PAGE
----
Following the recommendation of Gaskin (2012), we assigned labels to these two factors after reviewing the items and identifying a common theme. Hence, based on the patterns of factors among the nine items, the following two constructs emerged, namely: Support and Coordination. The coordination factor is a 3-item version of the original Ancona and Caldwell (1992) 5-item scale. The support factor is a compound factor that includes both items from representation and information search. Although for internal members, representational and information search activities are clearly distinct in purpose, for external people all these items appear to relate to resource provision or support, whether monetary or informational. Both factors for the two data sets – that is, extra-team stakeholders from FR and AR, respectively – displayed adequate reliability, with high Cronbach’s α values (Support: 0.855/0.885 and Coordination: 0.826/0.861).

Given the exploratory nature of this study, we conducted basic regression analyses to assess the effect of ESM usage (recency and activity-level) as well as hierarchical level (position) on perceptions and reciprocations of team boundary-spanning activities to investigate Propositions 2 and 3b–5b.

As Table 7 shows, the findings for the two units, FR and AR, are dissimilar. Whereas recent ESM visits (visits in the last 30 days) has no effect on Support and a significant negative effect on Coordination for FR, it has a significant positive effect on Support and Coordination for AR. Thus, the number of recent visits, that is, passive engagement, did not emerge as a reliable predictor of enhanced team boundary-spanning support or coordination by extra-team stakeholders for FR.
Table 7

Regression analyses of extra-team stakeholders

Models

Independent variables

β

Models

Independent variables

β

FR

AR

Support

ESM visits in last 30 days

0.08

Support

ESM visits in last 30 days

0.11***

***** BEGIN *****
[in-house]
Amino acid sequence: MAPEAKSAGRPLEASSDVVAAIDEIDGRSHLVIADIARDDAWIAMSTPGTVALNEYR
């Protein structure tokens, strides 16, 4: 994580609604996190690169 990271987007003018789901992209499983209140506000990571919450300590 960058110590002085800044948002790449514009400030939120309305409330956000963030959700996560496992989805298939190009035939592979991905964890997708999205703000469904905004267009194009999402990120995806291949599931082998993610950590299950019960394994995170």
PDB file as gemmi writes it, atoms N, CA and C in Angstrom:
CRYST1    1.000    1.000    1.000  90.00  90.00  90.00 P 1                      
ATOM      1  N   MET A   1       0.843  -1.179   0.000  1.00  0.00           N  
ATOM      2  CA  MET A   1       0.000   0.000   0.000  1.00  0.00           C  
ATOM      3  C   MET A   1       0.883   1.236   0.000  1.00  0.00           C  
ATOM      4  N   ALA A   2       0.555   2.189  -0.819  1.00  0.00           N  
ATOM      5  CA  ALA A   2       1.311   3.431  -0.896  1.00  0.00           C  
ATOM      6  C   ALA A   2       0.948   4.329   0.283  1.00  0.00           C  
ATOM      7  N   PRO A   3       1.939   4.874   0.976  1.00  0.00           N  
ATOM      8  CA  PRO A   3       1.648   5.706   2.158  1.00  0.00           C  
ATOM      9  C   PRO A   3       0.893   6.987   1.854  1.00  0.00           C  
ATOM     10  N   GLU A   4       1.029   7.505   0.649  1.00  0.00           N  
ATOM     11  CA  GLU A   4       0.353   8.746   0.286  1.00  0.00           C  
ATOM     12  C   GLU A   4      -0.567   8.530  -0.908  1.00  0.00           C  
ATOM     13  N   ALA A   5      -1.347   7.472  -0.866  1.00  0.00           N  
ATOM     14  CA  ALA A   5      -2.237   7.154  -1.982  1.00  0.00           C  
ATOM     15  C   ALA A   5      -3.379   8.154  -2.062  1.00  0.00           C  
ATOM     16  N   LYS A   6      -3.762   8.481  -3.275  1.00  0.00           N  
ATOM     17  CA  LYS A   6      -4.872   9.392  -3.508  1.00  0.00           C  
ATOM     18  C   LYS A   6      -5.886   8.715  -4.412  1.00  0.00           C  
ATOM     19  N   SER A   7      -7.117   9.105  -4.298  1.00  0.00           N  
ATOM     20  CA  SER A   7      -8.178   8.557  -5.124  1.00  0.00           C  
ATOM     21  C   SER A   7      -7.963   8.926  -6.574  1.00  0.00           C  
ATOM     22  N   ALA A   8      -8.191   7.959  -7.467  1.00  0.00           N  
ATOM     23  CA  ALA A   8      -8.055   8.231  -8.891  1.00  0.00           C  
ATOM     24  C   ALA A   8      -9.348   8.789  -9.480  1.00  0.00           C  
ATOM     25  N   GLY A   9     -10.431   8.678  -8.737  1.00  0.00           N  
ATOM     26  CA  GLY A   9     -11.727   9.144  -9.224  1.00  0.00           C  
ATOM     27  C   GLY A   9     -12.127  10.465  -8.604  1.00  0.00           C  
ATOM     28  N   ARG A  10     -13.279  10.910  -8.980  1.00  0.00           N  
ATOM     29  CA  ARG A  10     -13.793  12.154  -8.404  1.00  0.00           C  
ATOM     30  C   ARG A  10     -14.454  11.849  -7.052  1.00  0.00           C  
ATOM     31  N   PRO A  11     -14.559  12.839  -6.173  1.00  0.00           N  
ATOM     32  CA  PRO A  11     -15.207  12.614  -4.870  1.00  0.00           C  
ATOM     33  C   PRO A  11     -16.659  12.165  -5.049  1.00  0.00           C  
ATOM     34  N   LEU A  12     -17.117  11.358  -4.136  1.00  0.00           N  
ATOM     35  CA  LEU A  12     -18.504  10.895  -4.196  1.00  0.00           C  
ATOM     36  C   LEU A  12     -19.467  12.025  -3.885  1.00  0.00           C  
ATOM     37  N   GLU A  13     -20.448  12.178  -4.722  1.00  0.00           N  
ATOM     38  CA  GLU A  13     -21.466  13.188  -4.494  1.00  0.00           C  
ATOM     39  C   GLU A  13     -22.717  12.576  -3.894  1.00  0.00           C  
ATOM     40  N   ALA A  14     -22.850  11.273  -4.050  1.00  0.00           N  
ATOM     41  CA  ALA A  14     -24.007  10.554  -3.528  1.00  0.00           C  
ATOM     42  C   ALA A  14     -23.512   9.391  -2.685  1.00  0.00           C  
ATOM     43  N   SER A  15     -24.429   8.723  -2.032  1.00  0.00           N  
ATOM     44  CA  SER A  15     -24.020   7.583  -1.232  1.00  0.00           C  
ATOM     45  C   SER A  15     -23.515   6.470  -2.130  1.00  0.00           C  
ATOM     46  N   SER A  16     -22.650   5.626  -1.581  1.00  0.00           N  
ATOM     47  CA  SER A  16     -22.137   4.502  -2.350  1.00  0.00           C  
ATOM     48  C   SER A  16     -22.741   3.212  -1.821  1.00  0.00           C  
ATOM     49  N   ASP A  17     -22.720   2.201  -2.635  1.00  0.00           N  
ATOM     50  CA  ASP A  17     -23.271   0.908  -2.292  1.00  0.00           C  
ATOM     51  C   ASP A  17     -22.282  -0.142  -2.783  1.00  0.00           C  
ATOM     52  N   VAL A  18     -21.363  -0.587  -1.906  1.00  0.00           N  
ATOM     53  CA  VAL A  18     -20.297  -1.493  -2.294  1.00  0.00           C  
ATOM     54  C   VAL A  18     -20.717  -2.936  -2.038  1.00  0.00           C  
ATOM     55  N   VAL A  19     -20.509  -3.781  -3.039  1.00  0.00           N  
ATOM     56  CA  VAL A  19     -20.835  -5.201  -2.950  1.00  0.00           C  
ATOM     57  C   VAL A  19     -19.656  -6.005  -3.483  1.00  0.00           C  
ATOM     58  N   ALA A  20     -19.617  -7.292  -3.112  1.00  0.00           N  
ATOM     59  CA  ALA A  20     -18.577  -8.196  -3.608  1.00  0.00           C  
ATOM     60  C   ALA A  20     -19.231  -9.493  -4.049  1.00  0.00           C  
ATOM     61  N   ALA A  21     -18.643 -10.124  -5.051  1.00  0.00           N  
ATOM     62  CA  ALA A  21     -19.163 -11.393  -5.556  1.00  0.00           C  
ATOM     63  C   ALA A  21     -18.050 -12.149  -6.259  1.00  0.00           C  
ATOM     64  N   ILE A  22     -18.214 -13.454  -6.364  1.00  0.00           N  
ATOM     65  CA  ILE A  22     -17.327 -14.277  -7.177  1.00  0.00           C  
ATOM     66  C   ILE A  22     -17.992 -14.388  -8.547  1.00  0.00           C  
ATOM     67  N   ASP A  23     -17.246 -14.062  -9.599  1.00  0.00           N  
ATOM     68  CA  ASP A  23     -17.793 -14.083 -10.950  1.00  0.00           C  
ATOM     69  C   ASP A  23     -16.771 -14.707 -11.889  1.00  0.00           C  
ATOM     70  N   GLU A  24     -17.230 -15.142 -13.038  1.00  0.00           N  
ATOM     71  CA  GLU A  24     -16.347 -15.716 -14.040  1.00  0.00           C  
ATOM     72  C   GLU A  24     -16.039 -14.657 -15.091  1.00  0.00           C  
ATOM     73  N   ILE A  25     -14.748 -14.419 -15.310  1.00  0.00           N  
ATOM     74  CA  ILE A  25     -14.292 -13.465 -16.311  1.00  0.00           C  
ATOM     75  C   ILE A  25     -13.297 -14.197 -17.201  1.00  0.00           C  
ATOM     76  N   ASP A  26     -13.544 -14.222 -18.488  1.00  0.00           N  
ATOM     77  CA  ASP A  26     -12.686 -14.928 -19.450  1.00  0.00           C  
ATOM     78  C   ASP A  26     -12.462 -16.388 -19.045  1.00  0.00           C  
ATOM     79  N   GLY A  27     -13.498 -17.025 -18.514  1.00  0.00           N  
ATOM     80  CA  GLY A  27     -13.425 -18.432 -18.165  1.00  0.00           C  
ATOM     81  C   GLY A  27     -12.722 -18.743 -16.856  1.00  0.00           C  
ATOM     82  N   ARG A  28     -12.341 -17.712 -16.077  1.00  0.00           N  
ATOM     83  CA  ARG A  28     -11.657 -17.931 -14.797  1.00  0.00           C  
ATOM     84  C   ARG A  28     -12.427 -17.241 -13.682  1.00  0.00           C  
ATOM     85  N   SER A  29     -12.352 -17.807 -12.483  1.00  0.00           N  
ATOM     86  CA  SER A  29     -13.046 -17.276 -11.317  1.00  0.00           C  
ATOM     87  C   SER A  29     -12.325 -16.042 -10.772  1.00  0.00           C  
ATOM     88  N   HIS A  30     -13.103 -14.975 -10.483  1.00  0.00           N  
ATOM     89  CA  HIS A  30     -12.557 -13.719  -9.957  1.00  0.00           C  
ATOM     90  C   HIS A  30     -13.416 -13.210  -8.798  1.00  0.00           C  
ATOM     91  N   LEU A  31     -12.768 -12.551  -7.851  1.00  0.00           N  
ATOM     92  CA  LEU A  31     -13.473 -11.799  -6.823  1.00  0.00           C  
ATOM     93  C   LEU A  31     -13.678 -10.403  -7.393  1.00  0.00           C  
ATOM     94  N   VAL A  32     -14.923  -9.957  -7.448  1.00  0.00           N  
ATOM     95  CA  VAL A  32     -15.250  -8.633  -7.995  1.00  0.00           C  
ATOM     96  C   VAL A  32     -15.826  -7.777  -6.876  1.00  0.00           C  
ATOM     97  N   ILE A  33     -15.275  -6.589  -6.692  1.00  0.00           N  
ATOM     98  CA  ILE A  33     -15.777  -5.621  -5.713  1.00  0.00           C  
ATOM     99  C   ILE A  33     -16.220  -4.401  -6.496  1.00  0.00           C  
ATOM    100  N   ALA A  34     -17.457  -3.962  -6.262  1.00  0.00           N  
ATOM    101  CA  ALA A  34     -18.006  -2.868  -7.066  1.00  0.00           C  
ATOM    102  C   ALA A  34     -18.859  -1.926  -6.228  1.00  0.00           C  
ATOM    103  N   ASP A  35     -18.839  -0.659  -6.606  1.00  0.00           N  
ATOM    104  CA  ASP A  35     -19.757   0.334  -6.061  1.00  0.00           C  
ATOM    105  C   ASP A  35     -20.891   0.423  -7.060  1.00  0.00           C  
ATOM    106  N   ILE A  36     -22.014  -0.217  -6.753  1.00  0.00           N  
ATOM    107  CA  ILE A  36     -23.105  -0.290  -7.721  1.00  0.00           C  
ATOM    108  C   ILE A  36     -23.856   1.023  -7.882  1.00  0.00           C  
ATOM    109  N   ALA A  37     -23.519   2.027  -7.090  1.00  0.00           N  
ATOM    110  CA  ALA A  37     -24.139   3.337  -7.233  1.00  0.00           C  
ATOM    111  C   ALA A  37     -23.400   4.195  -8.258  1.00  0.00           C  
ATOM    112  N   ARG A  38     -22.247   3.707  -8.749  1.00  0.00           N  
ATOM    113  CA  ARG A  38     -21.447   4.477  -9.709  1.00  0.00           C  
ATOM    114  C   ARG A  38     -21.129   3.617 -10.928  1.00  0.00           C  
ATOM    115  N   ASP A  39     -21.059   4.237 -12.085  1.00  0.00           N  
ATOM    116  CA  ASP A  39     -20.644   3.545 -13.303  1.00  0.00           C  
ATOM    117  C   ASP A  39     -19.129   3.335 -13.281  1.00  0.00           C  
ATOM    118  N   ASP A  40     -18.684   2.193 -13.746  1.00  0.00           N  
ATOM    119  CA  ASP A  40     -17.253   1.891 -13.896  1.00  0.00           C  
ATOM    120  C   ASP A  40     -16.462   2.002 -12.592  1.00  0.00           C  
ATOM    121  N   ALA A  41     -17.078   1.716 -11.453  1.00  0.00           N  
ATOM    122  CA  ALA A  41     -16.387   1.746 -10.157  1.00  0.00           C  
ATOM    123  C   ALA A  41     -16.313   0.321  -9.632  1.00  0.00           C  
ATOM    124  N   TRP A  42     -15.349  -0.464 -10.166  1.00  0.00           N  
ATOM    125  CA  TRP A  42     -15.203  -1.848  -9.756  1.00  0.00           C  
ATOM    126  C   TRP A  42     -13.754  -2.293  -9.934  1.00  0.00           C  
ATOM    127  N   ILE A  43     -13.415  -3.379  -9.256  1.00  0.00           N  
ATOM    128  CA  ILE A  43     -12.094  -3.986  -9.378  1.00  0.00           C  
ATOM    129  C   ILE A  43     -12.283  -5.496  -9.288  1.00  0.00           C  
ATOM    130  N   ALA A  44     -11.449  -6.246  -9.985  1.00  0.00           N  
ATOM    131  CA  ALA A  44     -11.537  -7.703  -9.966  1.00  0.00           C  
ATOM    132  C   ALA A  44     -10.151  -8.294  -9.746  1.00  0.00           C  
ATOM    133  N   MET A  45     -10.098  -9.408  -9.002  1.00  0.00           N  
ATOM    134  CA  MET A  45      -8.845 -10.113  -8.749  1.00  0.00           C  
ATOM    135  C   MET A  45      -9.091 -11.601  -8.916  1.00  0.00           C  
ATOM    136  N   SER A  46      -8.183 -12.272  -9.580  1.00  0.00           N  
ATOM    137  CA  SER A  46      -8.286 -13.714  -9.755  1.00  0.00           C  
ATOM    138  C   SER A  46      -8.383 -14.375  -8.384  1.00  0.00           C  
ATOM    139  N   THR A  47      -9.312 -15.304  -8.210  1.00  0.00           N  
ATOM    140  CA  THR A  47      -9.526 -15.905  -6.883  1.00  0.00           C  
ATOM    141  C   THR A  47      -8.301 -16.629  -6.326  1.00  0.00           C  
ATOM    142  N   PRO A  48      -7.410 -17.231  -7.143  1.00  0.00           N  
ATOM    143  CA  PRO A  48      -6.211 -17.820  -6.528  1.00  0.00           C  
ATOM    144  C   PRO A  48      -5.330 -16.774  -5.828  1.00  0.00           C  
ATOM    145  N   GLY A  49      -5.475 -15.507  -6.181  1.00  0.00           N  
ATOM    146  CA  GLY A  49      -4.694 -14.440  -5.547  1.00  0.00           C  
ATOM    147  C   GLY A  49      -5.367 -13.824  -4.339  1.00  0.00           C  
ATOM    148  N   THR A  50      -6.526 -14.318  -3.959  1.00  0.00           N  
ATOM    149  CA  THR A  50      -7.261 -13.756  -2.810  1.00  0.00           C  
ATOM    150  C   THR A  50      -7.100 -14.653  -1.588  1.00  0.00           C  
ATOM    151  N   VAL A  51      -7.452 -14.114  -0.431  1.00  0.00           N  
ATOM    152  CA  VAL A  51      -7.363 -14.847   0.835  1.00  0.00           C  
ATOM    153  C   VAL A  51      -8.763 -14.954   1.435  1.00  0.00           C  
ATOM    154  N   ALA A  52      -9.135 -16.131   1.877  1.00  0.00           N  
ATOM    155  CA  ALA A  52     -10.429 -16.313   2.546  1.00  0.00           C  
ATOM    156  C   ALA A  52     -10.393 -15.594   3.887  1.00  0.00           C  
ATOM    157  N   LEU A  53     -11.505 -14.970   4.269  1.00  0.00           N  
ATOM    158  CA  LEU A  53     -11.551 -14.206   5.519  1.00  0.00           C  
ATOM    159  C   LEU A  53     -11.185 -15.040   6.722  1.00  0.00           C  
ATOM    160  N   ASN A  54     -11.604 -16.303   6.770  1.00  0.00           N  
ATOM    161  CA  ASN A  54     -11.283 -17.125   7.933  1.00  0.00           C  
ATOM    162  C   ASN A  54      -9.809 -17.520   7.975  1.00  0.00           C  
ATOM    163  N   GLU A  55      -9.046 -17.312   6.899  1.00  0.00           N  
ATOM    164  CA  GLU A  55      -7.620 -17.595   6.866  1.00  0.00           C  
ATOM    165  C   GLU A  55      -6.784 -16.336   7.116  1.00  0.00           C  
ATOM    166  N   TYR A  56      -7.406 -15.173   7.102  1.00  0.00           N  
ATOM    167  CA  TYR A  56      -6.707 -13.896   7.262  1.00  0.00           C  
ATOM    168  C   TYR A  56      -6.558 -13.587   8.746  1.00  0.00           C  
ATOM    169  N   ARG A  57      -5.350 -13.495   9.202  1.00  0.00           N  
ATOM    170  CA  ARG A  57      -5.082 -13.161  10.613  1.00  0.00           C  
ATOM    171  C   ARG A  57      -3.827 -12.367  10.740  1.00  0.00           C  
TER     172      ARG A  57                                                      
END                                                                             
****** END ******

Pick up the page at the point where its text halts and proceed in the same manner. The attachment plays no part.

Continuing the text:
ESM Activity

0.14*

 

ESM Activity

0.02

  R2=0.08

Position (Hierarchy)

0.14*

  R2=0.19

Position (Hierarchy)

0.21***

  N=220

  

  N=394

  

Coordination

ESM visits in last 30 days

−0.19**

Coordination

ESM visits in last 30 days

0.11*

 

ESM Activity

0.18**

 

ESM Activity

−0.02

  R2=0.09

Position (Hierarchy)

0.11 (n.s.)

  R2=0.09

Position (Hierarchy)

0.11*

  N=220

  

  N=394

  

*P<0.05; **P<0.01; ***P<0.001.

Note: We used the log2 of ESM Activity in the regressions to make the range in values roughly equivalent to the ranges for the other variables in the equation.

Furthermore, Log Activity – a variable reflecting the total number of activities (e.g., views, likes, comments, created posts etc.) performed on the ESM – has a positive effect for both Support and Coordination in FR and has a positive effect for Support in AR, but a negative effect on Coordination in AR. It thus appears that Log Activity is a reliable predictor of team boundary spanning for FR. One explanation for this improved reliability is that simple visits to an ESM may not result in activity, and hence may or may not contribute to team boundary spanning. A visit might provide an extra-team stakeholders with new information, which may be helpful in the future. However, unless this person takes some action (which may happen outside the system), the original poster will remain unaware that his or her post has had some effect. Recent research on the social capital benefits of public social media similarly finds that active use is more likely to result in payoffs than passive use (Burke et al., 2010).